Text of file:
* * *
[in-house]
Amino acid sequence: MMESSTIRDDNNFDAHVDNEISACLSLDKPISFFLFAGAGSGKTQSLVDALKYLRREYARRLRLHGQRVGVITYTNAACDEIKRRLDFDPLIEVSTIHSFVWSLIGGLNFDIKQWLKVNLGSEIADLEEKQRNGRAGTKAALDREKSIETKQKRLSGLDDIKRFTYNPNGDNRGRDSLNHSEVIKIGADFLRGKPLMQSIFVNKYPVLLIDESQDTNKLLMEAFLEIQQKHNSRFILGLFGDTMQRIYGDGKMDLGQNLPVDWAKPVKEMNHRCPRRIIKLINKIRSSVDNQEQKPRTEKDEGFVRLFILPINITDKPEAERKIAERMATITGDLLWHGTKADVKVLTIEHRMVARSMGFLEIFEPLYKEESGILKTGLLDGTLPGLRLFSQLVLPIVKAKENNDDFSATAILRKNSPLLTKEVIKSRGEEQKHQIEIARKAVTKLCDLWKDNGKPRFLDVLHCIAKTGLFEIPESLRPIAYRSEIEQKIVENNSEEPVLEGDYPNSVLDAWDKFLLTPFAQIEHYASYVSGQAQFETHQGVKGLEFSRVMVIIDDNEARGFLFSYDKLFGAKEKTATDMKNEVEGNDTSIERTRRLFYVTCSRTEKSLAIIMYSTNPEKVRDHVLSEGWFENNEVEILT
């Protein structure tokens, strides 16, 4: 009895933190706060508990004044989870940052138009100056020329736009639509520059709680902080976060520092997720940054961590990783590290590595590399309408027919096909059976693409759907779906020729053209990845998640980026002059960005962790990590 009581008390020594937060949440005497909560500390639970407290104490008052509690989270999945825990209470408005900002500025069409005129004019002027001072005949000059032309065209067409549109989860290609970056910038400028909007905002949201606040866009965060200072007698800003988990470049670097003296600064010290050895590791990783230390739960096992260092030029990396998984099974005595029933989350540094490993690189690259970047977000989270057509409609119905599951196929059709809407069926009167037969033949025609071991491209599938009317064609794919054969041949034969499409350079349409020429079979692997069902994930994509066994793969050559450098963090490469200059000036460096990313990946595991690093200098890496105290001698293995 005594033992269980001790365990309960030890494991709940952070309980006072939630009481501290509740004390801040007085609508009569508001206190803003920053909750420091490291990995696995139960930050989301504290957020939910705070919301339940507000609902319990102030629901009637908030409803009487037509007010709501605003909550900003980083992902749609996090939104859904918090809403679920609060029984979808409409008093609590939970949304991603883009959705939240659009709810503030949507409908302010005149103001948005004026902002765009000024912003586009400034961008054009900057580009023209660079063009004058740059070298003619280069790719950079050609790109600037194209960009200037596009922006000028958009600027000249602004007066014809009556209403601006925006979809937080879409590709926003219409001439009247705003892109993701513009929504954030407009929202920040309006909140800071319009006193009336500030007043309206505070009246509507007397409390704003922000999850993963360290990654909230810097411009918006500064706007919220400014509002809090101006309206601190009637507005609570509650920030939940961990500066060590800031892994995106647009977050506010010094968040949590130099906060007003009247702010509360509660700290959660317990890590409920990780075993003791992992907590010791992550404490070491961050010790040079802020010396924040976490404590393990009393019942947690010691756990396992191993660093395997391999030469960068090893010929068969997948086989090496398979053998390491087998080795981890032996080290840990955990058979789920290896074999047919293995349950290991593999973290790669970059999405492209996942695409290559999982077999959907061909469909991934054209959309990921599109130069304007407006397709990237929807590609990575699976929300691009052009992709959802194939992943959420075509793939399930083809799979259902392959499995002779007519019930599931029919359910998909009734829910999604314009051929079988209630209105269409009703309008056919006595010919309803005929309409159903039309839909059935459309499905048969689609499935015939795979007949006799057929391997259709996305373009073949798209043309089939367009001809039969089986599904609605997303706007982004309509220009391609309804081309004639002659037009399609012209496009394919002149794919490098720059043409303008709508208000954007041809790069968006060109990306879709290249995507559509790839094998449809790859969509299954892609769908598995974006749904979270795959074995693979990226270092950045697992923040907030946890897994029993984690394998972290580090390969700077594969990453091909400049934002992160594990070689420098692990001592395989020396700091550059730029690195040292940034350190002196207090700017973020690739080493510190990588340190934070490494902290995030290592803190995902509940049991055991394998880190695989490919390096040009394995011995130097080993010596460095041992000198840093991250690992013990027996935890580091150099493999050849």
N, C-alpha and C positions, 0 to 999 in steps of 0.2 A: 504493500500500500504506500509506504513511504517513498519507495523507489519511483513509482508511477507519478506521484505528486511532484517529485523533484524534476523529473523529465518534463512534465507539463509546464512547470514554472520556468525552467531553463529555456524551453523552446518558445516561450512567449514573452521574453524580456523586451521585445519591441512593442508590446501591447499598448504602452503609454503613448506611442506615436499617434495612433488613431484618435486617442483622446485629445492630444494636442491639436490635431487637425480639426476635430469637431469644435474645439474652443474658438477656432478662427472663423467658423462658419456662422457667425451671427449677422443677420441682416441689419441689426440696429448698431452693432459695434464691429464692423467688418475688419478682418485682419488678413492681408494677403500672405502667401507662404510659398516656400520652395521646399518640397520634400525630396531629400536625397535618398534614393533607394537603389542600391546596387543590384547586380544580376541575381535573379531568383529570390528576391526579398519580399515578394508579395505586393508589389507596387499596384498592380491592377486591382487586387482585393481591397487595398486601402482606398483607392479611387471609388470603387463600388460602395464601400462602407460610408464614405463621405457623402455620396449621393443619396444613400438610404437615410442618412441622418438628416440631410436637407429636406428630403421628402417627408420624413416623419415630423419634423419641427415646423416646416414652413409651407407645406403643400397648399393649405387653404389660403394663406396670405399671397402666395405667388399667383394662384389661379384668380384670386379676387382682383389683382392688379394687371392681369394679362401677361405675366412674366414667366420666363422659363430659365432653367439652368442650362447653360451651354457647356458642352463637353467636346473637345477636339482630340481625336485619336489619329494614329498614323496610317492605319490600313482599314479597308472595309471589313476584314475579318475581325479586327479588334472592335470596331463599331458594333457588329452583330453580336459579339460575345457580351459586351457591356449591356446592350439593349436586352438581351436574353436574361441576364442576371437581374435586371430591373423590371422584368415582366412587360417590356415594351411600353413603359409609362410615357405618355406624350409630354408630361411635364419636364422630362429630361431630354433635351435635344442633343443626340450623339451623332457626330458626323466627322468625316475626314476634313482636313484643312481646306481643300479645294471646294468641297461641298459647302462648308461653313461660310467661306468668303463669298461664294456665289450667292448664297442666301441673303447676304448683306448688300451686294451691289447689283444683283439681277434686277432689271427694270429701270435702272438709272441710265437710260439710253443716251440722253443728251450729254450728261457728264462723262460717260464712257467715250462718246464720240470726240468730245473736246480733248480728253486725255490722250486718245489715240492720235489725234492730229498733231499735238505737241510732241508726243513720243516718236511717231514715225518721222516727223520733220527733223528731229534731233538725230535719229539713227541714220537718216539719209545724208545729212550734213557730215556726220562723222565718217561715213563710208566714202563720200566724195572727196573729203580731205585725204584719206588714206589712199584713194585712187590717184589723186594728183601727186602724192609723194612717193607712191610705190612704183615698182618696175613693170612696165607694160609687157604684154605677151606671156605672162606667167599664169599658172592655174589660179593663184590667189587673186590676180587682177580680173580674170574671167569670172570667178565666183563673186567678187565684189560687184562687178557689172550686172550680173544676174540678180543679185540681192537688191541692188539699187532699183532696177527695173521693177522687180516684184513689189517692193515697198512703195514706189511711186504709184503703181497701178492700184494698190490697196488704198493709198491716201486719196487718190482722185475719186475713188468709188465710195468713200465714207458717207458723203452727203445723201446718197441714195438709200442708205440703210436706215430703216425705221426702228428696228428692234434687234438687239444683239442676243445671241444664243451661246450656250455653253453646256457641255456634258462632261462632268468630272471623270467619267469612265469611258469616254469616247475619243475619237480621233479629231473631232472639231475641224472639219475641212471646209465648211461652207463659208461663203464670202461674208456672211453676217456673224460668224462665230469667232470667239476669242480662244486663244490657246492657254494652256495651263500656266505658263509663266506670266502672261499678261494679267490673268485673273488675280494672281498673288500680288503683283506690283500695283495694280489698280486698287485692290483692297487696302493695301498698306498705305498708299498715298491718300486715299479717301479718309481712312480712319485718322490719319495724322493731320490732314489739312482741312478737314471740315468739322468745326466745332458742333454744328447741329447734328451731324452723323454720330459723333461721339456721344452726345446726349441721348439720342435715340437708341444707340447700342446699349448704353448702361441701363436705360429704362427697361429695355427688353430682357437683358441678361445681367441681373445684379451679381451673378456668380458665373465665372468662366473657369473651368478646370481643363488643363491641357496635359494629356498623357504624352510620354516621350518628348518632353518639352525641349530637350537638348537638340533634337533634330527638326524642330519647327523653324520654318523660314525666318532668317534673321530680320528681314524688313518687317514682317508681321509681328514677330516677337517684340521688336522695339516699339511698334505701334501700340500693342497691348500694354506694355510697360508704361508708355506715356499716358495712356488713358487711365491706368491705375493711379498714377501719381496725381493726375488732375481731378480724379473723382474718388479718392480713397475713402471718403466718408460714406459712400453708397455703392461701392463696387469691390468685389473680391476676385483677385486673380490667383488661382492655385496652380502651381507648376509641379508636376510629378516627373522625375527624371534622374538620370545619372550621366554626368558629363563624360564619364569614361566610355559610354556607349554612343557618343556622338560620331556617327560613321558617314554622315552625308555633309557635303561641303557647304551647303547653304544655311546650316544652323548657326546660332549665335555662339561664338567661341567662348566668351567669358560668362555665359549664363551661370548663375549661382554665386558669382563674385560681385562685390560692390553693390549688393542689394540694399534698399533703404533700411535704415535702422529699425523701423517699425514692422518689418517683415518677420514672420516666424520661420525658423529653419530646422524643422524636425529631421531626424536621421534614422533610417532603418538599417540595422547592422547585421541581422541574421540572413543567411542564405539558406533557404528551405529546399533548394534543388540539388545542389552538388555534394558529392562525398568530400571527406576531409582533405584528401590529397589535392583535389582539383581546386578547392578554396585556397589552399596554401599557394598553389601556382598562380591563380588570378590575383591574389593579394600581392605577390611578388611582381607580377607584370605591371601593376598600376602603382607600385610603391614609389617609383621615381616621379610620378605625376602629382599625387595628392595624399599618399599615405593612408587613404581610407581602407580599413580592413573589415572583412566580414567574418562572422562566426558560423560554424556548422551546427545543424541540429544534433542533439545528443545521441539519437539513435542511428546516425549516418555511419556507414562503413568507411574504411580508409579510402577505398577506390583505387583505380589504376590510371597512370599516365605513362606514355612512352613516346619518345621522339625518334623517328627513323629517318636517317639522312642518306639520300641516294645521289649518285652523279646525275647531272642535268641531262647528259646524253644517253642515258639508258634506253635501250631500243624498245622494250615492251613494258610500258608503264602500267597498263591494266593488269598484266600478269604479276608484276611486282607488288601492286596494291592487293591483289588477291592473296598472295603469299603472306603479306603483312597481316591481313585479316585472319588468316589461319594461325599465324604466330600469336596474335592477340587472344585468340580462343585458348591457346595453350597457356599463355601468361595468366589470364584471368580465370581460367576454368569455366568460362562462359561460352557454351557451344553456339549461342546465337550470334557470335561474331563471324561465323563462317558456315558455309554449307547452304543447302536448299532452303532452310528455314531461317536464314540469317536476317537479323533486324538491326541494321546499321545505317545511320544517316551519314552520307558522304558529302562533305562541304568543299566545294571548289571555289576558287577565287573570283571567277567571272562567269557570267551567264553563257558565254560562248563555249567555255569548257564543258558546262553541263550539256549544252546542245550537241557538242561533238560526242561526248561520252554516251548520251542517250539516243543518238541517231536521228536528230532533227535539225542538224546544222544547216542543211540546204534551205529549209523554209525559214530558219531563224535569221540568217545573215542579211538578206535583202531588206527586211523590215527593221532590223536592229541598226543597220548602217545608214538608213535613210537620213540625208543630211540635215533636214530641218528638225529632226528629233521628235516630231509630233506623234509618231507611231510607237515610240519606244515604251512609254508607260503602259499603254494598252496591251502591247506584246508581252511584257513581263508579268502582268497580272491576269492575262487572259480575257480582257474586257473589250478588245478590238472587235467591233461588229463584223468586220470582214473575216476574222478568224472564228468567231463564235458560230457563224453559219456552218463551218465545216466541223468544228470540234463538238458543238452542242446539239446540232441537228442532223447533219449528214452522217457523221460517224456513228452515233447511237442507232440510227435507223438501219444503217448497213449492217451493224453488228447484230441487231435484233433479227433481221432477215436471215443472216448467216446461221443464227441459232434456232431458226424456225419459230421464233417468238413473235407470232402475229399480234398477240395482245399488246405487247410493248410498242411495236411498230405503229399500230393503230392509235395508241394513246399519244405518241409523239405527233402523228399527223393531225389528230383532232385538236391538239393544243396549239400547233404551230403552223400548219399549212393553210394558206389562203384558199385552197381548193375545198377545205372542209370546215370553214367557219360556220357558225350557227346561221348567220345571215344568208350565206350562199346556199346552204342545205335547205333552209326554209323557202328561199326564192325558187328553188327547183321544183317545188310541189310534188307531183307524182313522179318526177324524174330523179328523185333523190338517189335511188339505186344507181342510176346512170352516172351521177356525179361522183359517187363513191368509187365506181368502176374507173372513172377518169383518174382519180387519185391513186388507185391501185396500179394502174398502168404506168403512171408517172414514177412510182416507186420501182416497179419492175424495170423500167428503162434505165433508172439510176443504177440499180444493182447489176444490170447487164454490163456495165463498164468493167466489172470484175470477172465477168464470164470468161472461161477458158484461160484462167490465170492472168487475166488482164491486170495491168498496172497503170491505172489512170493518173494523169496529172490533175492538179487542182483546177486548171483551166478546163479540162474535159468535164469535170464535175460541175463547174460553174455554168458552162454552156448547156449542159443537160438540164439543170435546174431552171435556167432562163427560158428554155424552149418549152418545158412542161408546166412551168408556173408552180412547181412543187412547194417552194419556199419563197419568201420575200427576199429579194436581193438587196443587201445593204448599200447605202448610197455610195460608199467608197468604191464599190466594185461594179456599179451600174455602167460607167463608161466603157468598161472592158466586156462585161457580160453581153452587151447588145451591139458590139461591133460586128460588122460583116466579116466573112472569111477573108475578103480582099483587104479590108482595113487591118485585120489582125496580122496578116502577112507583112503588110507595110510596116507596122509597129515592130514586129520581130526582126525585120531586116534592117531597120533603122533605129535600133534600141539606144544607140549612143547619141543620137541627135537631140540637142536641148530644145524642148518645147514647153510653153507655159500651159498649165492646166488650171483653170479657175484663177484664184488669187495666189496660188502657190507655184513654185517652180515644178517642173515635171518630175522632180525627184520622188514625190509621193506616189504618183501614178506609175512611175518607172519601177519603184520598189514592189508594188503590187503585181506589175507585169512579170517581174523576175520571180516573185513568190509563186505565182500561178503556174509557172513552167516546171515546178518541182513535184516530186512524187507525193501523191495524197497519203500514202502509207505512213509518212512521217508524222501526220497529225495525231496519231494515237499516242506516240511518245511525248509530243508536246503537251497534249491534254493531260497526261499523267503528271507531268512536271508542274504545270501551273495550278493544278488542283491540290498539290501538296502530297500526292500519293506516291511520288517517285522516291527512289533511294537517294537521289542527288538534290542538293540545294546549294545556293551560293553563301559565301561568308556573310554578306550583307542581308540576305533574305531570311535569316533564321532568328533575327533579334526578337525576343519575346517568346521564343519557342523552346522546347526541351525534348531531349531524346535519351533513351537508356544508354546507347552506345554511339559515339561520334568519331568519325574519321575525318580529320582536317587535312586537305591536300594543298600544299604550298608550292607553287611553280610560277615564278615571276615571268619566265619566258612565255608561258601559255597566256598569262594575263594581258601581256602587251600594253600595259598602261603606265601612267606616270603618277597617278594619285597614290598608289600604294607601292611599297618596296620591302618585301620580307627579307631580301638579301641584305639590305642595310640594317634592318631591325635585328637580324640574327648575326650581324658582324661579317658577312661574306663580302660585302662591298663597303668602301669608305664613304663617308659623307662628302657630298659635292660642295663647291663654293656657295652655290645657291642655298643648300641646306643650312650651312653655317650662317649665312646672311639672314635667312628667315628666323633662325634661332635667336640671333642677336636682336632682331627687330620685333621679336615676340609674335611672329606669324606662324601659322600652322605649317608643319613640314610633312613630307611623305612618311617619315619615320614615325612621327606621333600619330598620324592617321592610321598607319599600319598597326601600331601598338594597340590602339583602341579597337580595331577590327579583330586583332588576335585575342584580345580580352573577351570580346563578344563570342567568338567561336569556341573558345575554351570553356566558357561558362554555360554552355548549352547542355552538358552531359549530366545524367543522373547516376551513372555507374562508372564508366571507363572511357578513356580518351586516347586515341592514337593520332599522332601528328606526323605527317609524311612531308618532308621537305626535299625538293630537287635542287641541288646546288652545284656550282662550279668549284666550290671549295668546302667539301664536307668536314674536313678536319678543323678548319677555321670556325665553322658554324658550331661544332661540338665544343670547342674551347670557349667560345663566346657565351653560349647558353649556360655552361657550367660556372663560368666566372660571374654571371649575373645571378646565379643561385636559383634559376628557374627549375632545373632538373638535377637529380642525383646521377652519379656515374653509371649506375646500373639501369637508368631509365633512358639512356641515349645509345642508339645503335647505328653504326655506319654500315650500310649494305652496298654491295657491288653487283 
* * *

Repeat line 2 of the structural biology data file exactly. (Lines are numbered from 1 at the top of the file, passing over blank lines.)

Amino acid sequence: MMESSTIRDDNNFDAHVDNEISACLSLDKPISFFLFAGAGSGKTQSLVDALKYLRREYARRLRLHGQRVGVITYTNAACDEIKRRLDFDPLIEVSTIHSFVWSLIGGLNFDIKQWLKVNLGSEIADLEEKQRNGRAGTKAALDREKSIETKQKRLSGLDDIKRFTYNPNGDNRGRDSLNHSEVIKIGADFLRGKPLMQSIFVNKYPVLLIDESQDTNKLLMEAFLEIQQKHNSRFILGLFGDTMQRIYGDGKMDLGQNLPVDWAKPVKEMNHRCPRRIIKLINKIRSSVDNQEQKPRTEKDEGFVRLFILPINITDKPEAERKIAERMATITGDLLWHGTKADVKVLTIEHRMVARSMGFLEIFEPLYKEESGILKTGLLDGTLPGLRLFSQLVLPIVKAKENNDDFSATAILRKNSPLLTKEVIKSRGEEQKHQIEIARKAVTKLCDLWKDNGKPRFLDVLHCIAKTGLFEIPESLRPIAYRSEIEQKIVENNSEEPVLEGDYPNSVLDAWDKFLLTPFAQIEHYASYVSGQAQFETHQGVKGLEFSRVMVIIDDNEARGFLFSYDKLFGAKEKTATDMKNEVEGNDTSIERTRRLFYVTCSRTEKSLAIIMYSTNPEKVRDHVLSEGWFENNEVEILT